As innocent as a numb lip may sound, some causes can be quite serious–can one be ALS?

There are a number of causes for numbness in a lip, says Anthony P. Geraci, MD, associate professor of neurology at Donald & Barbara Zucker School of Medicine in New York.

Dr. Geraci further explains, “Have to be careful here, as some of the causes can be signs of serious problems.

“I have to be sure to inform your readers that if they have these symptoms they should see a neurologist or their medical doctor.”

Before you panic, though, review your recent history to see if there could be a benign explanation.

Were you just out in the freezing cold?

Did you accidentally bite your lip recently?

Did you have dental work earlier and the Novocain has not completely worn off?

Sometimes the lip gets very numb from this anesthetic and it can last quite a while after the procedure.

Dr. Geraci continues, “One of the more common and benign causes is due to hyperventilation.

“During heavy breathing while exercising or during anxiety, carbon dioxide becomes decreased in the blood and this cause metabolic changes in the blood that are sensed by the nerve endings–lips, finger tips and toes.”

Serious Causes of Lip Numbness

One can be a TIA: transient ischemic attack. This is a “mini stroke” or blood clot that causes temporary symptoms.

If you suspect a TIA, get to the ER immediately, as a TIA is a harbinger of a full-blown stroke (30 percent of people who have a TIA have a stroke within one year).

However, if numbness in your lip is caused by a TIA, you’ll have other symptoms with it (one or more of the following: slurred speech, facial numbness or paralysis, confusion, visual disturbance, one side of body suddenly weak, numb, heavy or paralyzed).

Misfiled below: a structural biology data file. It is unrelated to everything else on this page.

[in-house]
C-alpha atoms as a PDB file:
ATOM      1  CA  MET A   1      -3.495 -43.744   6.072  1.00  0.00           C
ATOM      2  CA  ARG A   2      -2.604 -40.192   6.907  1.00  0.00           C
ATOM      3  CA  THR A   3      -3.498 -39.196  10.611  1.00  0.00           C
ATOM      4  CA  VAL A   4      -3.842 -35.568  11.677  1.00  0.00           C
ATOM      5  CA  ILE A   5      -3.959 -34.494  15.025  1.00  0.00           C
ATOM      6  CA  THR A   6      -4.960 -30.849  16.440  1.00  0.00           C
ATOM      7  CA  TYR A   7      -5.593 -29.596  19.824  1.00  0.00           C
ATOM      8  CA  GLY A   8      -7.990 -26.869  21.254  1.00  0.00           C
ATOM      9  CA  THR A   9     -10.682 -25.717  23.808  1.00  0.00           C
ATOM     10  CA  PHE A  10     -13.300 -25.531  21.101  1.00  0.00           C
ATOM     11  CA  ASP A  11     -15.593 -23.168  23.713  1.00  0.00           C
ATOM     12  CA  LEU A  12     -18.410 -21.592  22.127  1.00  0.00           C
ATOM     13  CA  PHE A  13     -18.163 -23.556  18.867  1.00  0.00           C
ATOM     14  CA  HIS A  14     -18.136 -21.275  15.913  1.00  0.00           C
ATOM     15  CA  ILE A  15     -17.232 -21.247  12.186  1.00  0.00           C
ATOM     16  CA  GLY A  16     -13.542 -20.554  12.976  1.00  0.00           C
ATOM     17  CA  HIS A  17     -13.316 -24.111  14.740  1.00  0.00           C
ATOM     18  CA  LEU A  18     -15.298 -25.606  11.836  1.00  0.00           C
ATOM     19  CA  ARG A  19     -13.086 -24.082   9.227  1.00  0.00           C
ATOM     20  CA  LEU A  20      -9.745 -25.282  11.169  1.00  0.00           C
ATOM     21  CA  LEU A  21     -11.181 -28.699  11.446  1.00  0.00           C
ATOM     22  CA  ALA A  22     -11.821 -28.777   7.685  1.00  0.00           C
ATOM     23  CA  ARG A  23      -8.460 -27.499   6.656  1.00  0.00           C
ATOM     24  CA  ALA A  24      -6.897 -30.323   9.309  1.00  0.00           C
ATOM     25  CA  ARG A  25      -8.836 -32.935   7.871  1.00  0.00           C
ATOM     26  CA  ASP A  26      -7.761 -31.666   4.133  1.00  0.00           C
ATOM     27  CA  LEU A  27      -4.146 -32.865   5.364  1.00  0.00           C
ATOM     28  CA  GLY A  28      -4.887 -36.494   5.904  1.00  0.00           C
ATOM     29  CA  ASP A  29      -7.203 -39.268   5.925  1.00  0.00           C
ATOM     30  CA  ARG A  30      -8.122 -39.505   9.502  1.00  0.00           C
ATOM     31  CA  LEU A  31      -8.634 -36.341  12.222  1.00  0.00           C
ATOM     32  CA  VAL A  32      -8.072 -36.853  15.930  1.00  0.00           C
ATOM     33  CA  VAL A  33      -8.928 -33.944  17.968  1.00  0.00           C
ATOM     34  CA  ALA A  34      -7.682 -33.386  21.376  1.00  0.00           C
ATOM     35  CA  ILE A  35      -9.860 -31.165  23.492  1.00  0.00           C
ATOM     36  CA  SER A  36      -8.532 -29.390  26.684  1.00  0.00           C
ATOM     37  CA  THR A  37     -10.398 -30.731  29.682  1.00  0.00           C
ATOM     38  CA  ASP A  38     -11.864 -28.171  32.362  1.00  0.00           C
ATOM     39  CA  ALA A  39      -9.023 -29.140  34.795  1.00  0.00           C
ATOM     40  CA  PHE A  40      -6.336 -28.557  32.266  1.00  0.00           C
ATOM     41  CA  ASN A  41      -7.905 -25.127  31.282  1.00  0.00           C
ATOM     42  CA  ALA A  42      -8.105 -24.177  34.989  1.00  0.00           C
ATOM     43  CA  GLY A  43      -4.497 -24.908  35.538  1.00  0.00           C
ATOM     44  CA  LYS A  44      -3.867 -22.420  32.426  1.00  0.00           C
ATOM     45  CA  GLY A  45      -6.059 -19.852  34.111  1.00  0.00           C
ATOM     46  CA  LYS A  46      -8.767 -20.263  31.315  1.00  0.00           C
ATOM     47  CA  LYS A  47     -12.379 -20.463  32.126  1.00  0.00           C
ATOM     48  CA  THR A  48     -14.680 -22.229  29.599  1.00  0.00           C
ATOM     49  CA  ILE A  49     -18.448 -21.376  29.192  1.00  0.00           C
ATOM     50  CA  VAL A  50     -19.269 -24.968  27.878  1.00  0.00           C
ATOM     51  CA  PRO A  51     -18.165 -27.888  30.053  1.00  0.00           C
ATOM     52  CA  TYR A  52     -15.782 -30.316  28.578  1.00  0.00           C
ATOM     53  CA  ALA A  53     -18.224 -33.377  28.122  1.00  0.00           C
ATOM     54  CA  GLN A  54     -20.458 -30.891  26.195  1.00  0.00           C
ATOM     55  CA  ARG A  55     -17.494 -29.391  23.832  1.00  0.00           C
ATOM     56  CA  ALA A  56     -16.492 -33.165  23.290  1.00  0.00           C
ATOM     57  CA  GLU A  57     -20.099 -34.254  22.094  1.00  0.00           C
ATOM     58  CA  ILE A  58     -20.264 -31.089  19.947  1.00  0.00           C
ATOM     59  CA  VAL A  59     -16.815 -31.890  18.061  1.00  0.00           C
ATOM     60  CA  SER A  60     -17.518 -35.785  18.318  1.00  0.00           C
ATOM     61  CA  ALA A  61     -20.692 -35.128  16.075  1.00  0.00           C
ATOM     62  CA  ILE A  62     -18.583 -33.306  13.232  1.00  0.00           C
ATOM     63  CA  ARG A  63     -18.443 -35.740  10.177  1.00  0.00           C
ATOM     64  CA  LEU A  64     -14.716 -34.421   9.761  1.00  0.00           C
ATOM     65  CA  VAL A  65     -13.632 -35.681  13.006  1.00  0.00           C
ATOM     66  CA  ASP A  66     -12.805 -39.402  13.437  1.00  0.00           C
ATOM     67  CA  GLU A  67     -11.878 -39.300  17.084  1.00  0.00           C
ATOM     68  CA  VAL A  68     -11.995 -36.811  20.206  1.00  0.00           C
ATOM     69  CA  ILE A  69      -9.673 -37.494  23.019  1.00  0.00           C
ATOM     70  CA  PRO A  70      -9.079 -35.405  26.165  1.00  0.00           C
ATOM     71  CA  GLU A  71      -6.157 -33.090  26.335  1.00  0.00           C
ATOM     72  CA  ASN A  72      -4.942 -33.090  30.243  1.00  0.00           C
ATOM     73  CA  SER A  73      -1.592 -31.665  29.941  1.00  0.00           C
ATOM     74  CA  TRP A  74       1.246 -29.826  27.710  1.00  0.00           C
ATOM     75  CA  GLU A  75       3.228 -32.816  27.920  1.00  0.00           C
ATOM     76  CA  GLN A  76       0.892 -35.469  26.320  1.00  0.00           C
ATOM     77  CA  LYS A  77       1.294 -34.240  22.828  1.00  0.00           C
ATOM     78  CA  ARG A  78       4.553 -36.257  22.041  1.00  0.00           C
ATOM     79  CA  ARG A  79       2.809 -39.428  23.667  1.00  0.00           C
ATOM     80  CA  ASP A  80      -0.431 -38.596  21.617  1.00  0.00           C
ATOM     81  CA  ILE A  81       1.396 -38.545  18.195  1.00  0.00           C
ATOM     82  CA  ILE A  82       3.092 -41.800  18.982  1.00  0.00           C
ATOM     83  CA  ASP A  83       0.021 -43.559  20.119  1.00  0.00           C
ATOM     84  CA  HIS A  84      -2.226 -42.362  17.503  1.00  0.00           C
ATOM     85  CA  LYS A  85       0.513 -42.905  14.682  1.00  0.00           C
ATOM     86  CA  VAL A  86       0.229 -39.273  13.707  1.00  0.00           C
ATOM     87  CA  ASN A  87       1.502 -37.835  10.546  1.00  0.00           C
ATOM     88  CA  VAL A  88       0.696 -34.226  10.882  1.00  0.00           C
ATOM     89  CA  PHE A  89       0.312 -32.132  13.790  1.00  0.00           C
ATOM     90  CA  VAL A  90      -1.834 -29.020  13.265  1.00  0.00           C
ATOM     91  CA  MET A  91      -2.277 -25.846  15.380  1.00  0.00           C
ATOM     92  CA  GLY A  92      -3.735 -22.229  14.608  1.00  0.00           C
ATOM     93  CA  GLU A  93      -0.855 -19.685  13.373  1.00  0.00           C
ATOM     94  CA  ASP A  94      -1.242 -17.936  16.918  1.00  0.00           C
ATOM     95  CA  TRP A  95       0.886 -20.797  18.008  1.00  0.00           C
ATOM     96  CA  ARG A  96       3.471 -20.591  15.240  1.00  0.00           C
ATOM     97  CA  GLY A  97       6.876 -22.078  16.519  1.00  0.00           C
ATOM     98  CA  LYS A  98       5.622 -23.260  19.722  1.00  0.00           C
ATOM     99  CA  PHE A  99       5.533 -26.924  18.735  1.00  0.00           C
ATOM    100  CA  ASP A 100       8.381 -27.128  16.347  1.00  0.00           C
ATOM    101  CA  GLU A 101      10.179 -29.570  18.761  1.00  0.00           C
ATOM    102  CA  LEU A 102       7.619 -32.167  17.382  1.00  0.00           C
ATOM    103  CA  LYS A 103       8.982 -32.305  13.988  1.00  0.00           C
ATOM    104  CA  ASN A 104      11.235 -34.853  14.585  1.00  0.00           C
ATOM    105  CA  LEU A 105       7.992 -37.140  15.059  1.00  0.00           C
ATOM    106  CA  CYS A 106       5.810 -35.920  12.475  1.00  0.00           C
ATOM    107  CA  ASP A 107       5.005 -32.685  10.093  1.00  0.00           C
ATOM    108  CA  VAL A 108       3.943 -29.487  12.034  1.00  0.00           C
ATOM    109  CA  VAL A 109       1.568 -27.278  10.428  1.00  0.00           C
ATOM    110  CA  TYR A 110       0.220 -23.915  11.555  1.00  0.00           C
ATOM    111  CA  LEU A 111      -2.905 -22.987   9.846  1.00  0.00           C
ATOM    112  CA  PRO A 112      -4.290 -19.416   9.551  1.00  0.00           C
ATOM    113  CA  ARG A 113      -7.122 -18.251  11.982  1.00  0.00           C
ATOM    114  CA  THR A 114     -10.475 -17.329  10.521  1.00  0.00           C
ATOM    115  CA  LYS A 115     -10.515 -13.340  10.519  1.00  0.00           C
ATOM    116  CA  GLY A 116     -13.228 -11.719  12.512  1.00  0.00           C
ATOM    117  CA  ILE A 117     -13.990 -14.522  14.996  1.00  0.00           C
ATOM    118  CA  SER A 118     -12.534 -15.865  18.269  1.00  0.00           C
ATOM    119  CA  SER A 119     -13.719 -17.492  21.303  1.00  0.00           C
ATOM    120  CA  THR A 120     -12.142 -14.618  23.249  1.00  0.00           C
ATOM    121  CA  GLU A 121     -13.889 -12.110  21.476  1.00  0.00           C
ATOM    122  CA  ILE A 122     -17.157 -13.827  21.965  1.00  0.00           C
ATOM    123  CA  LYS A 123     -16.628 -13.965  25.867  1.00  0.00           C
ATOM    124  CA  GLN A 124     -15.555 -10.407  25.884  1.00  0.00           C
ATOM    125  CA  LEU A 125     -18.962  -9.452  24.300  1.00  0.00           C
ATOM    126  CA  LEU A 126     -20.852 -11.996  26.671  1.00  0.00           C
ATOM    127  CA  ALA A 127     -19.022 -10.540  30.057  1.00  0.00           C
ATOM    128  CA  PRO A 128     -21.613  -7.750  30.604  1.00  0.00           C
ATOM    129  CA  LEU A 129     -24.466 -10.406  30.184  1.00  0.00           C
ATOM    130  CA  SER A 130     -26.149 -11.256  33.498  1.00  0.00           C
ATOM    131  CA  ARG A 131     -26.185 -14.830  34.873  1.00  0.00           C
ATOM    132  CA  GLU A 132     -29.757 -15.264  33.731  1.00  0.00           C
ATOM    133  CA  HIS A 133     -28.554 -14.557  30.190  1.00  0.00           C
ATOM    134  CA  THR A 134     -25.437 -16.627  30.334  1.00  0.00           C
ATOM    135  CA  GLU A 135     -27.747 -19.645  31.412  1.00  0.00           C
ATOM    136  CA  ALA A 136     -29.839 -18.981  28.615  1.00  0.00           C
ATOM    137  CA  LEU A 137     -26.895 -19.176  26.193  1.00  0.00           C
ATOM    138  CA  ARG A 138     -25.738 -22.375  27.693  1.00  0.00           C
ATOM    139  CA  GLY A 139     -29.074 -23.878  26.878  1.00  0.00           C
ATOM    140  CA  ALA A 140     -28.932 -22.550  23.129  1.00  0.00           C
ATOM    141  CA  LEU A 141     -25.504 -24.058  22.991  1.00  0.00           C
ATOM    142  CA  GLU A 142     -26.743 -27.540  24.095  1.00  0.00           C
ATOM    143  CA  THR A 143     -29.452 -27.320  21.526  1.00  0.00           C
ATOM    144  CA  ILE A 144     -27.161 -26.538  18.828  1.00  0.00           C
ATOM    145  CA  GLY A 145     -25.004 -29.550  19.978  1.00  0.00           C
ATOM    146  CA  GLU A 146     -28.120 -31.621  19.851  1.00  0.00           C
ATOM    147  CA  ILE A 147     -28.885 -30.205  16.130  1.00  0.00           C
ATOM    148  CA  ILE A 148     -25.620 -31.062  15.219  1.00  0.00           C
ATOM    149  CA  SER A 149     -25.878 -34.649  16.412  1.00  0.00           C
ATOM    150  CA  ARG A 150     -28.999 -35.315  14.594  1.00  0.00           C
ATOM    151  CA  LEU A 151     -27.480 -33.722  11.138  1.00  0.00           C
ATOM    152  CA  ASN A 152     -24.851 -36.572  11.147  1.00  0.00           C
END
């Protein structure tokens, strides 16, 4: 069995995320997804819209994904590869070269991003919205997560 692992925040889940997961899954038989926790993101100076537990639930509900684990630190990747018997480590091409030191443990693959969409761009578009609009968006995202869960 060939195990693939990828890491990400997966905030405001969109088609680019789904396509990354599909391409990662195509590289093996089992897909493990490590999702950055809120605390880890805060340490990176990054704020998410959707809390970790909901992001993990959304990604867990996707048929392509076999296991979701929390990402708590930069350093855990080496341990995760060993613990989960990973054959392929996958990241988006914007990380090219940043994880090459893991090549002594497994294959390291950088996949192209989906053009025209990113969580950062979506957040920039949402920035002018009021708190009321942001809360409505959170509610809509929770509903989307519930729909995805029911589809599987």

Another possible cause is multiple sclerosis.

If you have a numb lip from MS, you probably have some other symptoms as well (e.g. muscle spasms, balance problems, fatigue, slurred speech and vision problems).

ALS does not cause lip numbness.

Some Other Causes of Lip Numbness

  • leprosy
  • seafood poisoning
  • trigeminal neuralgia (facial nerve irritation; cause is sometimes unknown, but may be from the nerve coming in contact with a blood vessel, MS, aging, and rarely, a tumor; trigeminal neuralgia is also accompanied by facial pain)
  • shingles
  • arterial spasms (Reynaud’s disease)
  • low blood sugar
  • mineral deficiencies
  • cosmetic/soap allergies and food allergies.

That’s a LOT of potential causes for numbness in the lip. However, if all you have is a numb lip, and NO other symptoms, chances are not likely that you have anything serious.

This statement, however, is not absolute, and if your lip numbness persists, see a doctor.

Dr. Geraci is also the director of neuromuscular medicine at Northwell Health in New York.
Lorra Garrick has been covering medical, fitness and cybersecurity topics for many years, having written thousands of articles for print magazines and websites, including as a ghostwriter. She’s also a former ACE-certified personal trainer.